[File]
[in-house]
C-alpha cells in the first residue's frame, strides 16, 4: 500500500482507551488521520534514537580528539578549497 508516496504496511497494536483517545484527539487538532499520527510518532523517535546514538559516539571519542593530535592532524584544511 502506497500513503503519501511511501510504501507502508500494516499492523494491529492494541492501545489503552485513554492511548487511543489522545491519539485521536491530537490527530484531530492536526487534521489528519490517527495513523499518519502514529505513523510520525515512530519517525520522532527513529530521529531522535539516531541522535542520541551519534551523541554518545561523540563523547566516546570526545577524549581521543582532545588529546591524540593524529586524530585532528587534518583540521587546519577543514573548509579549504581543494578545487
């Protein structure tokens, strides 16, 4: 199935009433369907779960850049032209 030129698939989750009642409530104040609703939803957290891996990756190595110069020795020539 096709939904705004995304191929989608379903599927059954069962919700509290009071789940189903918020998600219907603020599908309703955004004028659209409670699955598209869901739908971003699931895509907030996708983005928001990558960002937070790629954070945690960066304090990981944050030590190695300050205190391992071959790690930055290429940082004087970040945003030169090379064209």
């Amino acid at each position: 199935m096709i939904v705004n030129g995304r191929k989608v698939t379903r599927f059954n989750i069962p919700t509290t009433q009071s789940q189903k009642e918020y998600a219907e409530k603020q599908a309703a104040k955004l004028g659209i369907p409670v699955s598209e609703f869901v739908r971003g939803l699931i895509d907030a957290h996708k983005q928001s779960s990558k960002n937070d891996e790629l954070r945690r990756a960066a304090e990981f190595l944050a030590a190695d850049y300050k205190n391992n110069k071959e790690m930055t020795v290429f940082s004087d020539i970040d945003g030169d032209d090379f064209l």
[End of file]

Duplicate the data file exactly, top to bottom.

[in-house]
C-alpha cells in the first residue's frame, strides 16, 4: 500500500482507551488521520534514537580528539578549497 508516496504496511497494536483517545484527539487538532499520527510518532523517535546514538559516539571519542593530535592532524584544511 502506497500513503503519501511511501510504501507502508500494516499492523494491529492494541492501545489503552485513554492511548487511543489522545491519539485521536491530537490527530484531530492536526487534521489528519490517527495513523499518519502514529505513523510520525515512530519517525520522532527513529530521529531522535539516531541522535542520541551519534551523541554518545561523540563523547566516546570526545577524549581521543582532545588529546591524540593524529586524530585532528587534518583540521587546519577543514573548509579549504581543494578545487
């Protein structure tokens, strides 16, 4: 199935009433369907779960850049032209 030129698939989750009642409530104040609703939803957290891996990756190595110069020795020539 096709939904705004995304191929989608379903599927059954069962919700509290009071789940189903918020998600219907603020599908309703955004004028659209409670699955598209869901739908971003699931895509907030996708983005928001990558960002937070790629954070945690960066304090990981944050030590190695300050205190391992071959790690930055290429940082004087970040945003030169090379064209």
């Amino acid at each position: 199935m096709i939904v705004n030129g995304r191929k989608v698939t379903r599927f059954n989750i069962p919700t509290t009433q009071s789940q189903k009642e918020y998600a219907e409530k603020q599908a309703a104040k955004l004028g659209i369907p409670v699955s598209e609703f869901v739908r971003g939803l699931i895509d907030a957290h996708k983005q928001s779960s990558k960002n937070d891996e790629l954070r945690r990756a960066a304090e990981f190595l944050a030590a190695d850049y300050k205190n391992n110069k071959e790690m930055t020795v290429f940082s004087d020539i970040d945003g030169d032209d090379f064209l």